Inside look at Texas WRs, TEs and OL

Total Blue Sports takes an in-depth look at what the Cougars will see at the wide receiver, tight end and offensive line positions when they face the Texas Longhorns on Saturday.

Wide receivers

The best way to describe the Longhorn receivers is young but talented. Each receiver possesses a wide array of talents, and some might even be used in a wildcat situation.

There is a lot of inexperience and youth at the Texas wide receiver position. One talented player with be 6-foot-3-inch, 211-pound redshirt freshman John Harris, who is similar to BYU's own Ross Apo. However, Harris is a wide receiver that can also throw the ball in gadget plays and connected with true freshman Jaxon Shipley for a touchdown against Rice last week.

The 6-foot-1-inch, 190-pound Shipley did very well against Rice. He finished the game with two catches for 54 yards and rushed for 25 yards on three carries. Shipley plays the wildcat position as well.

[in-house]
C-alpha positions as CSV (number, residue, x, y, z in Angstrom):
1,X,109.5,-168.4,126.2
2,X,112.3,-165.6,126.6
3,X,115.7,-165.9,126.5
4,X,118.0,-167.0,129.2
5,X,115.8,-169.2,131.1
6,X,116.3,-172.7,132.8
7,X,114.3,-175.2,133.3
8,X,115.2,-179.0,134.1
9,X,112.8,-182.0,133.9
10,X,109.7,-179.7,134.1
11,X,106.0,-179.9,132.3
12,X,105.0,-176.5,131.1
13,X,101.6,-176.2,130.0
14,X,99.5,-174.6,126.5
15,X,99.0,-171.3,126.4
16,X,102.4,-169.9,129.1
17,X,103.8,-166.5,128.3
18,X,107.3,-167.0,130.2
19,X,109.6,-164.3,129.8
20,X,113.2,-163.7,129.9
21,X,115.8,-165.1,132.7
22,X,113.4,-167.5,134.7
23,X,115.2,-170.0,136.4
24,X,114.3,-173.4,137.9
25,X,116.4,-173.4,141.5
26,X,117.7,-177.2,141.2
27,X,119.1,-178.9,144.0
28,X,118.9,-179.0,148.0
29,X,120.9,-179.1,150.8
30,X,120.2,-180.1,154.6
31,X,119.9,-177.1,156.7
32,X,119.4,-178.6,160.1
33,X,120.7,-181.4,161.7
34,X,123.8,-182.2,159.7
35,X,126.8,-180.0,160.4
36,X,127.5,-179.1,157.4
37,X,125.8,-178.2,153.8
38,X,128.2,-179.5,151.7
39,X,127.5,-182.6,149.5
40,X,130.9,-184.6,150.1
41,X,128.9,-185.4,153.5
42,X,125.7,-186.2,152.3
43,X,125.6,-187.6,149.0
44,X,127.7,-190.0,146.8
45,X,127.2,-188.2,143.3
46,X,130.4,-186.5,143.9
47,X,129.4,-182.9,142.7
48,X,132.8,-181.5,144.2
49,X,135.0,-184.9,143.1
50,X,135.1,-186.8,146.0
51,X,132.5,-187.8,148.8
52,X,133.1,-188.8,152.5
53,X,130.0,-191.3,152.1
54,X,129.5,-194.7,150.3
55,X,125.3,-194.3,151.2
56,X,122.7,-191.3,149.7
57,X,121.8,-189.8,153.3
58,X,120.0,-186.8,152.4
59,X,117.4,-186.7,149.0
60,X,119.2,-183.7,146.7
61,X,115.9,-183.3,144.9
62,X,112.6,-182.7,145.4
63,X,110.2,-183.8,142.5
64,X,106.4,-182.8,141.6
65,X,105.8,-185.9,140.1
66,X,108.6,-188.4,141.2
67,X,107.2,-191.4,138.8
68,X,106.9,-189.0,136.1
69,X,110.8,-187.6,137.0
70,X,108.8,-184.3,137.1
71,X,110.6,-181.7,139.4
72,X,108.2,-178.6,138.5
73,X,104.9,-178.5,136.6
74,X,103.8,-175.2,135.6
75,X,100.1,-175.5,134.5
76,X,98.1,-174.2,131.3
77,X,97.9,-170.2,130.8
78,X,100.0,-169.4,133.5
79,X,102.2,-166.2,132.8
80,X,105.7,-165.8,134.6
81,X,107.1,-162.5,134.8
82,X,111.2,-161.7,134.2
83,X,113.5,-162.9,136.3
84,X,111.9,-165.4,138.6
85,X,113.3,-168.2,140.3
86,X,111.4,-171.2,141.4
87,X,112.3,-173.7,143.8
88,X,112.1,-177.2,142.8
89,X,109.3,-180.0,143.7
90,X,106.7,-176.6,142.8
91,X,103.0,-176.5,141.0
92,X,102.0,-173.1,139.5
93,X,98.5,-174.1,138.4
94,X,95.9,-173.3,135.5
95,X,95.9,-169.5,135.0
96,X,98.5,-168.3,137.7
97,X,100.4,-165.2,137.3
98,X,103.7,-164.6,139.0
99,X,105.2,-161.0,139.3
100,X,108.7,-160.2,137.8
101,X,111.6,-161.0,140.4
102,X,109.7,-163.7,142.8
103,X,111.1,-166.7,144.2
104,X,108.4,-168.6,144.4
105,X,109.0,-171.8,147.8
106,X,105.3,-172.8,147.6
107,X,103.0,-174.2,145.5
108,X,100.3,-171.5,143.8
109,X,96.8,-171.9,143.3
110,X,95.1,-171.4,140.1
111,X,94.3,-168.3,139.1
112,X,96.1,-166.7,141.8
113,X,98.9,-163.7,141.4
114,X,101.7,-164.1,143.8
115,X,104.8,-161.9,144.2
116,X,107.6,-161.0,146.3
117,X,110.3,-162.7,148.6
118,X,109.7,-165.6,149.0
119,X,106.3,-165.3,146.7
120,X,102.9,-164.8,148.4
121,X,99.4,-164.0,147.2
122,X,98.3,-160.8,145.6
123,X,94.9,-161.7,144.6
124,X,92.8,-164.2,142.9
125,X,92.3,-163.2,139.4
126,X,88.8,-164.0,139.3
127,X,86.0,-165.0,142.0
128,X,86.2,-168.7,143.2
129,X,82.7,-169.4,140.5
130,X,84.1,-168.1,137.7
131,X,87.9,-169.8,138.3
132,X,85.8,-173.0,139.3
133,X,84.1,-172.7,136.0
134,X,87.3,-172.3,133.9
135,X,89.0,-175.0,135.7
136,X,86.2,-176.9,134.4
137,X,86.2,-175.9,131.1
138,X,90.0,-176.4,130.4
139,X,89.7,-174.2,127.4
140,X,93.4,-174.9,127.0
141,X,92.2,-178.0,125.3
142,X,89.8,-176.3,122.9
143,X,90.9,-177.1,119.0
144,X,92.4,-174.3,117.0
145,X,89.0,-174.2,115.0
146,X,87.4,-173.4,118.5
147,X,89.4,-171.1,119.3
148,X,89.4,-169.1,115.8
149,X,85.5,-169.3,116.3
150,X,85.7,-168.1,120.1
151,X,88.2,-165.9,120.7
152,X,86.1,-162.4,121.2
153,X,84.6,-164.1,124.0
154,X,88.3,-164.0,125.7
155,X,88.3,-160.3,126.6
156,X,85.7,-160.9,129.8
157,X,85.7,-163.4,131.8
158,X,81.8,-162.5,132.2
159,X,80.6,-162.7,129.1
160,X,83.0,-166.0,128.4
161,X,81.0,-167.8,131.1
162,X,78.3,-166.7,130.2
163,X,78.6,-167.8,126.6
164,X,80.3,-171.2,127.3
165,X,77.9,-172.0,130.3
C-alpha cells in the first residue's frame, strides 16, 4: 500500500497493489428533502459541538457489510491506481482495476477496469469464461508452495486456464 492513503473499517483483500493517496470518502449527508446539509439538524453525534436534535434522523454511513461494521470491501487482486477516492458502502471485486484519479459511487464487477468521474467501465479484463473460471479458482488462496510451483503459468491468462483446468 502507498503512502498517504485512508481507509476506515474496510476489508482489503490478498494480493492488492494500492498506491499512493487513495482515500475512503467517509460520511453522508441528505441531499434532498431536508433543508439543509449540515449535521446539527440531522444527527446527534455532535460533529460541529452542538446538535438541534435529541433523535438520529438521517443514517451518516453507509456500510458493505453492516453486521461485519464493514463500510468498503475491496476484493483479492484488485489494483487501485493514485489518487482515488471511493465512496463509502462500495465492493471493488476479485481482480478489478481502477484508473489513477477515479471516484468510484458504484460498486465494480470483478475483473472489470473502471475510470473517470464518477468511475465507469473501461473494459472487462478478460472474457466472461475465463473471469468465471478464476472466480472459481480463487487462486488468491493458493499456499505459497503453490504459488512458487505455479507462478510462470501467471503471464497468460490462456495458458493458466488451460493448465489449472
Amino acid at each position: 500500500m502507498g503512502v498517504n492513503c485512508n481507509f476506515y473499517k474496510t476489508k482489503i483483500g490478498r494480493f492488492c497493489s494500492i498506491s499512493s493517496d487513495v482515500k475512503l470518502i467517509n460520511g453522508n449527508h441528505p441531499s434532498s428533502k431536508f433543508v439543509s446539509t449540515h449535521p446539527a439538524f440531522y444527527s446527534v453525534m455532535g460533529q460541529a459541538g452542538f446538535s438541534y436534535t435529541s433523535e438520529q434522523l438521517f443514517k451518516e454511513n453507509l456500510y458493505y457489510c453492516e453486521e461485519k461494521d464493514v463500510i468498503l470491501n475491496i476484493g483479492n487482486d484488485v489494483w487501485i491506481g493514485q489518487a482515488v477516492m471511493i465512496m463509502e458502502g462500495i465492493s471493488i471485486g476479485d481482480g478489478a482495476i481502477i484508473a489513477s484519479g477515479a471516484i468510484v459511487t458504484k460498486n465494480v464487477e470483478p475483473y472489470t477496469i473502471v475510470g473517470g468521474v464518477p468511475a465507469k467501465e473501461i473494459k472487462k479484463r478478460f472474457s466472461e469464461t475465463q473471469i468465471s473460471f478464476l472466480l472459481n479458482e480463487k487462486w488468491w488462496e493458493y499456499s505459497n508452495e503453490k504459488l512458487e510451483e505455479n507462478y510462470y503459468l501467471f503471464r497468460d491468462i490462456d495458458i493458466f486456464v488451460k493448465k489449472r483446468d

Joining Shipley in the true freshman receiver ranks is 6-foot-4-inch, 216-pound Miles Onyegbule.

The most talented of the bunch is 6-foot-3-inch, 200-pound sophomore Darius White. However, White has been sort of an enigma and hasn't lived up to his potential.

"They like to spread it out and throw the ball around," said Branon Ogletree. "They also like to mix it up with the pass and the run and be a power run team also. They'll do the stretch, the lead, the counter, and so we have to be ready for everything."

Tight end

In regards to the Texas tight end position, here is where the production will drop off. There is, however, 6-foot-3-inch, 237-pound Blain Irby, who has a great personal story. After suffering a leg injury on September 20, 2008, Irby was told he would never walk normally again. However, Irby proved everyone wrong and returned to the team last week.

The Longhorns will run the ball using sets with two or three tight ends. They want to use the tight ends to make a concerted effort to run the ball and be more physical, though they'll do it with a lot of window dressing, using motion, shifts and unconventional formations and plays to do so.

Offensive line